Hi everyone! It's Kristen from Ladybug's Teacher Files and I'm back with another time-saving tip for all you PowerPoint-printable-fiends!
I think many of us are well-versed in keyboard shortcuts these days, right? Here are some of the most familiar ones you probably use without even thinking at this point:
command ⌘ + c (copy)
command ⌘ + x (cut)
command ⌘ + v (paste)
command ⌘ + z (undo)
command ⌘ + y (redo)
command ⌘ + s (save)
command ⌘ + p (print)
command ⌘ + o (open)
command ⌘ + b (bold)
command ⌘ + u (underline)
These are just a few of the most common shortcuts. If you already use them, you know how much time they can save, often helping you skip several extra clicks.
But did you know you can create more shortcuts, coded exactly the way you like?
And it's very easy to do!
Here are the steps...
1. Open System Preferences and head to the Keyboard section:
2. Click on Shortcuts (in the top menu):
3. Go to App Shortcuts (located in menu on the left):
4. Now look through the list of Applications to find PowerPoint:
5. The next step is to fill in the Menu Title. This is the exact name of the command, as seen in PowerPoint. I used the example of grouping. I like to group my pictures together in an individual slide (it makes it easier to copy and paste onto other slides) but there isn't a shortcut for grouping. So here's where I can make one:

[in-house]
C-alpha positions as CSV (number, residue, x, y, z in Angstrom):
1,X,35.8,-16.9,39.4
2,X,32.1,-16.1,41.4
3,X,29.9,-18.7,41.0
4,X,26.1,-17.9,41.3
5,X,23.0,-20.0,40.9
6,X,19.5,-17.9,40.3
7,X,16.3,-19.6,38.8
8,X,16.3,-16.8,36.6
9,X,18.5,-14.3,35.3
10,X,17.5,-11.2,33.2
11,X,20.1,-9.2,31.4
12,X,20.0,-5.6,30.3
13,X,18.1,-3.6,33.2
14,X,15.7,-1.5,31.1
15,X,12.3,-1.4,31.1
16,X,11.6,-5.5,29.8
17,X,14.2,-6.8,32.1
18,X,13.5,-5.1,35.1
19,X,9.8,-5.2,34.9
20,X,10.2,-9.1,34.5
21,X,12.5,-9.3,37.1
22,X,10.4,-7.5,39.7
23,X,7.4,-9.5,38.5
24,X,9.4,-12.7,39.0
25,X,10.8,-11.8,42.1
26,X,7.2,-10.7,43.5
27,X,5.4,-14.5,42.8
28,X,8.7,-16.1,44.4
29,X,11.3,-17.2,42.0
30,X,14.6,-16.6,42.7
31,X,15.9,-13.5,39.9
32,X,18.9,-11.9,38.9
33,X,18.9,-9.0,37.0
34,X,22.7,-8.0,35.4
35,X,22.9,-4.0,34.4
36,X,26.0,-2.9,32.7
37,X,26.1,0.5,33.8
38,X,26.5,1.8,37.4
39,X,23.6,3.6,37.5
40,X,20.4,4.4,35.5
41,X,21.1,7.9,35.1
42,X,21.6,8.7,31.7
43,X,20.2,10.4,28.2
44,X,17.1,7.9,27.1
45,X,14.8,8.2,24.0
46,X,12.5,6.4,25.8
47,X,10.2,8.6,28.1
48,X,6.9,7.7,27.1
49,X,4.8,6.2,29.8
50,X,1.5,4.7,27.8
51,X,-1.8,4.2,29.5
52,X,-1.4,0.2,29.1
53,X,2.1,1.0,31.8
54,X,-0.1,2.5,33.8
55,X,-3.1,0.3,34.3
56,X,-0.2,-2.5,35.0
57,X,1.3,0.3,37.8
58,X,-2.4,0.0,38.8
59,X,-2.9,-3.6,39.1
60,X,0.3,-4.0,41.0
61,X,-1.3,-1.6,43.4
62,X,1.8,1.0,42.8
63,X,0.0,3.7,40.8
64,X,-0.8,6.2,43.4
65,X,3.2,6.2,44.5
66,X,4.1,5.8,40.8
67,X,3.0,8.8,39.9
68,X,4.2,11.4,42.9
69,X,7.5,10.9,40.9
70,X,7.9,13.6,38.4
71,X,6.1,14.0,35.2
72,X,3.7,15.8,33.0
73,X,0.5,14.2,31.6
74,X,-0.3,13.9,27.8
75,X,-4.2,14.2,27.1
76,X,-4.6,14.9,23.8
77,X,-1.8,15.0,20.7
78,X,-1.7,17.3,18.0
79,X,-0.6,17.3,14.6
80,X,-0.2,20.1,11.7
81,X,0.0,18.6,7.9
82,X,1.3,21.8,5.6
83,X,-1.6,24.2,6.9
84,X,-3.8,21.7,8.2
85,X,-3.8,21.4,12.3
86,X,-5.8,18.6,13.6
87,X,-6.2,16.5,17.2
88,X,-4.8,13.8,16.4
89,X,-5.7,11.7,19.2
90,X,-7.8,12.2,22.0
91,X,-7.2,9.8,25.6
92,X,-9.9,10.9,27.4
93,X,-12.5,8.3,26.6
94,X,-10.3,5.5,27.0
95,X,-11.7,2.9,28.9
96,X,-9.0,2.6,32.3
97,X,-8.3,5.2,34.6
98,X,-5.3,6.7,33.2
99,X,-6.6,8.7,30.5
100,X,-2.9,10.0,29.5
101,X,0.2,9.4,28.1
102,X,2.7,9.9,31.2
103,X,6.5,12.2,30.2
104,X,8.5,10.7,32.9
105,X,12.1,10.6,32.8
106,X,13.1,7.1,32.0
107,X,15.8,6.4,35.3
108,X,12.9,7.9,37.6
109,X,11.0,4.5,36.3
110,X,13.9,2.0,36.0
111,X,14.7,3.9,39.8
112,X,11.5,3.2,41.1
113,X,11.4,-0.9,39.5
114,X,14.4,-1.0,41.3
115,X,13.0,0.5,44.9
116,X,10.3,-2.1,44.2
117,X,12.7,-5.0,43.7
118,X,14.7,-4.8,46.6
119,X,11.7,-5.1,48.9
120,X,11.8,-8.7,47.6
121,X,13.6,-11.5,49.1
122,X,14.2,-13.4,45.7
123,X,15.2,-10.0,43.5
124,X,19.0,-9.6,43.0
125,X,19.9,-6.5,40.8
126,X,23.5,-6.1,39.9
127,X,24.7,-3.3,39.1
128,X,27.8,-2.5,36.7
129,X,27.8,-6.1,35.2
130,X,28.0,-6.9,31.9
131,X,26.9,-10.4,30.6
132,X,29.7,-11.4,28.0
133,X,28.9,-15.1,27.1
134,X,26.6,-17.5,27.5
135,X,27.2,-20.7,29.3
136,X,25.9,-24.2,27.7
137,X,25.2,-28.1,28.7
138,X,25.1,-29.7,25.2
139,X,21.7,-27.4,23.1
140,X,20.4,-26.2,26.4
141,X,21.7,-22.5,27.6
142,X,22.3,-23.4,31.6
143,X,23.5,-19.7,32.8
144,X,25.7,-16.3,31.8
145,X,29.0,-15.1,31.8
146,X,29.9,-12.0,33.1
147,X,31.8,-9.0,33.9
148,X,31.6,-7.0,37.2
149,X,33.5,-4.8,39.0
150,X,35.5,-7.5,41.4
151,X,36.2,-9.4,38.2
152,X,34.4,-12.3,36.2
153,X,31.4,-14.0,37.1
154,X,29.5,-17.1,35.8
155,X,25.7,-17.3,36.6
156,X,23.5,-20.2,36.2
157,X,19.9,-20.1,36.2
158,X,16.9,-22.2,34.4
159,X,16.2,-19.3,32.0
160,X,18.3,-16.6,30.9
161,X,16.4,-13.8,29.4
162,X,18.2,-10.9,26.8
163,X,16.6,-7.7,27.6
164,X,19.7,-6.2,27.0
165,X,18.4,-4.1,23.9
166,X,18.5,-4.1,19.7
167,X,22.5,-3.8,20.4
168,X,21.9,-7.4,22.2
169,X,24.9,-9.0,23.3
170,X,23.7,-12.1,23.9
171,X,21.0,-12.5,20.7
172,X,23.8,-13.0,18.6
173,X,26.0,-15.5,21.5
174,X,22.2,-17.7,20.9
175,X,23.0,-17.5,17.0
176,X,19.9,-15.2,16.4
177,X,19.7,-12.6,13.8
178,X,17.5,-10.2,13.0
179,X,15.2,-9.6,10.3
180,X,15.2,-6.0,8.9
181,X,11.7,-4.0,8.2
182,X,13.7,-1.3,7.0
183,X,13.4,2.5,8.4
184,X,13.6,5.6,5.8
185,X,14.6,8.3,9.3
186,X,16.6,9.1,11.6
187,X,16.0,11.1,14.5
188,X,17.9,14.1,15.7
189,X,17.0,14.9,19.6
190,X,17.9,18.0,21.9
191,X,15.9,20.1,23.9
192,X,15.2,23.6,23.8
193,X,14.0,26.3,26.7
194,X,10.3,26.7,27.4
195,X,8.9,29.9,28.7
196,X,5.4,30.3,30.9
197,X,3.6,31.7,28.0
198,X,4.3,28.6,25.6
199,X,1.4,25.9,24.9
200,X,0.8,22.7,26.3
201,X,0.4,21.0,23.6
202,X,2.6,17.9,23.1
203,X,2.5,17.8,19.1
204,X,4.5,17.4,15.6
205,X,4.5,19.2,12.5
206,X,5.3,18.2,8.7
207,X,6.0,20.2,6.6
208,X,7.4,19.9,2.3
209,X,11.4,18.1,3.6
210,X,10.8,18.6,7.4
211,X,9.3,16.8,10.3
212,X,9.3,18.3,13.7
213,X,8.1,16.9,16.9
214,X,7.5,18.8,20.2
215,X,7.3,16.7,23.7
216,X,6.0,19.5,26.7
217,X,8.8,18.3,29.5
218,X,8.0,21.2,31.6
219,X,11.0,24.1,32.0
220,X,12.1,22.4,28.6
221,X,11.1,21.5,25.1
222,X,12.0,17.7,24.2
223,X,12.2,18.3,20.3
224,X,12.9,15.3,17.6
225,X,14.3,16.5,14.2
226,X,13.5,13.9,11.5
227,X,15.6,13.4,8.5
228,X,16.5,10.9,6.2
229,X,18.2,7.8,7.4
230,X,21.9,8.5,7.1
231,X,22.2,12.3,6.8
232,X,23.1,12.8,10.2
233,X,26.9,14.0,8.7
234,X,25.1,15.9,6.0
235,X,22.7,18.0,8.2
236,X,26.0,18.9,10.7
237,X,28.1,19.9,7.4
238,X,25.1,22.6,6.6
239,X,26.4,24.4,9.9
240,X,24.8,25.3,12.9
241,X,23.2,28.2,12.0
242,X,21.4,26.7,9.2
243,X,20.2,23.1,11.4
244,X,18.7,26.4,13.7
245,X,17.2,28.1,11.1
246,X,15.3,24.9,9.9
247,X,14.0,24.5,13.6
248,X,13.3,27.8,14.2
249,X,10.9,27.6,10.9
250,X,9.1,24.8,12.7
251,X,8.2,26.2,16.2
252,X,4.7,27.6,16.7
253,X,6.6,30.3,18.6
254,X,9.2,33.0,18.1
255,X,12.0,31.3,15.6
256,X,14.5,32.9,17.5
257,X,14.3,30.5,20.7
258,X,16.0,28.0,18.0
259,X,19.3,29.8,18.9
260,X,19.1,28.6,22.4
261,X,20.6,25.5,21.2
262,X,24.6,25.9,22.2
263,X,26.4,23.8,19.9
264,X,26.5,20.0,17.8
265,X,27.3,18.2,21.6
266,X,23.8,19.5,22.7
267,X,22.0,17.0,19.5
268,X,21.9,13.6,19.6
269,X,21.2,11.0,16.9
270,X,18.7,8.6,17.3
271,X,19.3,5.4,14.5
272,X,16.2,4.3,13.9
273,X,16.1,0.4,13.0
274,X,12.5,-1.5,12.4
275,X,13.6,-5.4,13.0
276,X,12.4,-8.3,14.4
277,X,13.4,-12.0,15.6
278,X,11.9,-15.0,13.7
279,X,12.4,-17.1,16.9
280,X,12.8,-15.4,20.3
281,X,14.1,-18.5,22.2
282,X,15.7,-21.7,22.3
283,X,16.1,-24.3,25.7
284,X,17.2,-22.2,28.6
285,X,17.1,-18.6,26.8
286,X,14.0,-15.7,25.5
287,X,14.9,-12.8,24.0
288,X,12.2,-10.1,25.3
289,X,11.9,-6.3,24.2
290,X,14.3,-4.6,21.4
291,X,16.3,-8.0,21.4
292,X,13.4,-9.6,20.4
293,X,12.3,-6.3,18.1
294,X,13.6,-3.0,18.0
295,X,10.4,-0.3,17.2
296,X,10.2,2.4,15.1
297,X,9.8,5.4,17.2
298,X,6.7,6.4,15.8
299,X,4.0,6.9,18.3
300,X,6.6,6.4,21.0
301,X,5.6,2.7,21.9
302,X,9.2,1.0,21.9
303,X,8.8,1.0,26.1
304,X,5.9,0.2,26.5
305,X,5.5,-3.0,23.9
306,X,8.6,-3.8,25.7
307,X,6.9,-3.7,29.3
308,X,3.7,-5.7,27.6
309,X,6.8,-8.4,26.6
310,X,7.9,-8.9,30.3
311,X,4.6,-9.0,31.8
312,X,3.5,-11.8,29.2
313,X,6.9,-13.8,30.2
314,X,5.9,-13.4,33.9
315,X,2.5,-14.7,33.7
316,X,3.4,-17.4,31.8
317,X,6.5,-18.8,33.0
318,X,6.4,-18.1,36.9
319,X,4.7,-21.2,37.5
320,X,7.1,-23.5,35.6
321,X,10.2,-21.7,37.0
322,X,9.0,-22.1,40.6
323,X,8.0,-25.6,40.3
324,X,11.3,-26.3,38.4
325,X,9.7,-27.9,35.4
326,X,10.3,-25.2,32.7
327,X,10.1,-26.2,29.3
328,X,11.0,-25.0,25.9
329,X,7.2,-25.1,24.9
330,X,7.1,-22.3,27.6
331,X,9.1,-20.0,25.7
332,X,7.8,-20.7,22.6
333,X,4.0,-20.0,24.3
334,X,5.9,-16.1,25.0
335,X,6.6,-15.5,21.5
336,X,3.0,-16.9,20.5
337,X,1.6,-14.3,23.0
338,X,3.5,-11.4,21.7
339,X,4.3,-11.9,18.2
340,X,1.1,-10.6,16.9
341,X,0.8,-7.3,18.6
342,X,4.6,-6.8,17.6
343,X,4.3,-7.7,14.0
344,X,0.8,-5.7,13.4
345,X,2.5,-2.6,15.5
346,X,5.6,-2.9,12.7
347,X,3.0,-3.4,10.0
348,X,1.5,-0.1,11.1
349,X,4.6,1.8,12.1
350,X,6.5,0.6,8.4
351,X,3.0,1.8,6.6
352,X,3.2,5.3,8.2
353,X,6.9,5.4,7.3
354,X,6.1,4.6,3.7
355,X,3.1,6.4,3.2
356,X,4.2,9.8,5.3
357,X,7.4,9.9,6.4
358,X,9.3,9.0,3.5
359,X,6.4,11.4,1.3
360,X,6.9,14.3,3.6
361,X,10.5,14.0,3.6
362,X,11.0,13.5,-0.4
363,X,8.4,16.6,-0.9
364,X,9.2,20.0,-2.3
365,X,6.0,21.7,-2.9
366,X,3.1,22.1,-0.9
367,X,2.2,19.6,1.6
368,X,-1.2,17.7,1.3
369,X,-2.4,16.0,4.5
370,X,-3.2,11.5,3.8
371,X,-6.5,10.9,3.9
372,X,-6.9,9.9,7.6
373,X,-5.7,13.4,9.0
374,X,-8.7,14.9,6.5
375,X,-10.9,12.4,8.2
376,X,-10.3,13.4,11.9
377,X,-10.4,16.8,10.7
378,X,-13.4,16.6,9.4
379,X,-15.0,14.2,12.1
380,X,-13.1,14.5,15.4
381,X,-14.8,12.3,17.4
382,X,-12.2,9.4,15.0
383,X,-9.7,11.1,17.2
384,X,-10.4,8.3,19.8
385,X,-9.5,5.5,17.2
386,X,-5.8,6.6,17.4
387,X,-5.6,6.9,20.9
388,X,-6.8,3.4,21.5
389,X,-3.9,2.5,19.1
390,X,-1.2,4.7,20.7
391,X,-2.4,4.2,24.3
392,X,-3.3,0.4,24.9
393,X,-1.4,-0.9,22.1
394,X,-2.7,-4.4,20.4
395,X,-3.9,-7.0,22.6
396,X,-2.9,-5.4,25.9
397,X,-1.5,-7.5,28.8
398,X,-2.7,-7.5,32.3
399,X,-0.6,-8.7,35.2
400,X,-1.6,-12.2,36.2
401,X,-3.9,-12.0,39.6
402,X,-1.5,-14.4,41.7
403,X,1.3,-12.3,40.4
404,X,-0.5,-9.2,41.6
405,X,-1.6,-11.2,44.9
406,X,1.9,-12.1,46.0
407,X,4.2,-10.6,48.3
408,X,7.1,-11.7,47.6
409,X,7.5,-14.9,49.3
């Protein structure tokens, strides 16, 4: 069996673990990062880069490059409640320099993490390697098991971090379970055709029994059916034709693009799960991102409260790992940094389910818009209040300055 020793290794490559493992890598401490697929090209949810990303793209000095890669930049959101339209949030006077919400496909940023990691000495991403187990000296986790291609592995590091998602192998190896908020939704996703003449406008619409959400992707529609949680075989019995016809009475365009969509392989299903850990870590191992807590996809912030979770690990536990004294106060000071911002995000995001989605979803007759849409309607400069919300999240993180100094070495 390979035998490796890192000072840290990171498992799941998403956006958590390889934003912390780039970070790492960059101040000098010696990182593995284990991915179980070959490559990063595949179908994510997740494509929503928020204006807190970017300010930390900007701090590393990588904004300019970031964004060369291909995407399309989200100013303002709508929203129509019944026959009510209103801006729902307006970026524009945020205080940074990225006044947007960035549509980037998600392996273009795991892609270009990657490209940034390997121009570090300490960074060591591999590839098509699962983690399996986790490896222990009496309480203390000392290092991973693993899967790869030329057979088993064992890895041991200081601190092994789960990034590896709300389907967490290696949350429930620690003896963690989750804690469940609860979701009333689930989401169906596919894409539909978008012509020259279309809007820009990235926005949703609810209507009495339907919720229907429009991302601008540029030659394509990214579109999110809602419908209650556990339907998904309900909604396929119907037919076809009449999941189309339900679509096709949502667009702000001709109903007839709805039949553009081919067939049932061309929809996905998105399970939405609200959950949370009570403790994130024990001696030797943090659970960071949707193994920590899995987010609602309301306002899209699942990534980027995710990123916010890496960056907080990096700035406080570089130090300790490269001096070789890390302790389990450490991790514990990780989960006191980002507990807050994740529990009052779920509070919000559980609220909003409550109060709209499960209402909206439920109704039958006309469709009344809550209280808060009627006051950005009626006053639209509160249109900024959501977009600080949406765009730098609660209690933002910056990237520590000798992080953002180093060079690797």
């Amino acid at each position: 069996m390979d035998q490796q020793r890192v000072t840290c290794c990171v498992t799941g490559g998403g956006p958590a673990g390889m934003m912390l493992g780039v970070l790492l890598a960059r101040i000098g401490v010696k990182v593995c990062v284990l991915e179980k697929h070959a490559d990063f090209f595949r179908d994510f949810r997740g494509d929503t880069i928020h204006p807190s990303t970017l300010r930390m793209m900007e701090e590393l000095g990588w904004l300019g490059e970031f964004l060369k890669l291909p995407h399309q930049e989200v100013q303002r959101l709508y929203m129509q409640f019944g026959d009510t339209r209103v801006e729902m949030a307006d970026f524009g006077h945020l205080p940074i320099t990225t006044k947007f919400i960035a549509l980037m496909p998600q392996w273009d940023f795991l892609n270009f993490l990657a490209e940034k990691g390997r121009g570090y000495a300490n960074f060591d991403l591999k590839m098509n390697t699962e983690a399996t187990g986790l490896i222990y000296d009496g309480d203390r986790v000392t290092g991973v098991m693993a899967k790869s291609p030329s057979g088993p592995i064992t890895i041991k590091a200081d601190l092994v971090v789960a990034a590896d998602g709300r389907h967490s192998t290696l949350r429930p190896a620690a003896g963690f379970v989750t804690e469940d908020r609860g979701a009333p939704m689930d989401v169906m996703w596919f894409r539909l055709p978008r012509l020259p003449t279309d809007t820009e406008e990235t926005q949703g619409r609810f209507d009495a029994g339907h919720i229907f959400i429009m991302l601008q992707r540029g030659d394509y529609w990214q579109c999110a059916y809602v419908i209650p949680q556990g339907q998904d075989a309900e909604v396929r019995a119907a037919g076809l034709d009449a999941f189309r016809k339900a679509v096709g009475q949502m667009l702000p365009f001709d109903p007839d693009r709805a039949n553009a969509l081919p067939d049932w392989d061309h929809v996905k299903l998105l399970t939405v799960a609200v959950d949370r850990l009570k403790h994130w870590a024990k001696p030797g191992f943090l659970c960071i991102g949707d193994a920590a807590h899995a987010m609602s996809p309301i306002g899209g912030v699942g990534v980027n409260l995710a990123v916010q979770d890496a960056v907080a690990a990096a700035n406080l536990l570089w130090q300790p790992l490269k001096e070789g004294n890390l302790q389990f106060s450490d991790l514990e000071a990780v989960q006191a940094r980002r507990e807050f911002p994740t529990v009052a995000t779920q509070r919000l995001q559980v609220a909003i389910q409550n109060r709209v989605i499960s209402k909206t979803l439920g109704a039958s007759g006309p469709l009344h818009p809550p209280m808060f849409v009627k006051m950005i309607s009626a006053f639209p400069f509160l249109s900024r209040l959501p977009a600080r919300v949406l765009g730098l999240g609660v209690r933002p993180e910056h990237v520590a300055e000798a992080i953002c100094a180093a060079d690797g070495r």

It is important to type the name exactly as it appears in PowerPoint, or it won't work. As I discovered through countless errors myself ;)
6. In that same box, you will see Keyboard Shortcut. This is where you can type in any combination of keystrokes for your shortcut. As you type your keystrokes, they will be recorded in the box:
I used ⌘g for Group:
Now when I hit ⌘g, my selected pictures automatically group together...no more selecting and scrolling through a menu of commands.
Something to watch for!
This will work for many of the basic commands in PowerPoint. However, some commands have ellipses (such as the command to format the background of the slide). And this must be written precisely as well:
The ellipses must be included. And, if you're thinking like me, that's just a simple three periods. This isn't always the case (as I learned the hard was) as it may be written as a true ellipsis symbol (and not just three periods). To make this ellipsis, you must click Option + semicolon. There is more information in this article: Create Keyboard Shortcuts for Apps
So once you include the ellipsis (correctly) and choose your keystroke combination...
...you will see your shortcut in the drop-down menu in PowerPoint!
Pretty cool, right?
I really hope this was of some help to those of you looking for more shortcuts! If you'd like some more time-saving tips, please see this previous post here on Blog Hoppin':
Thanks for reading!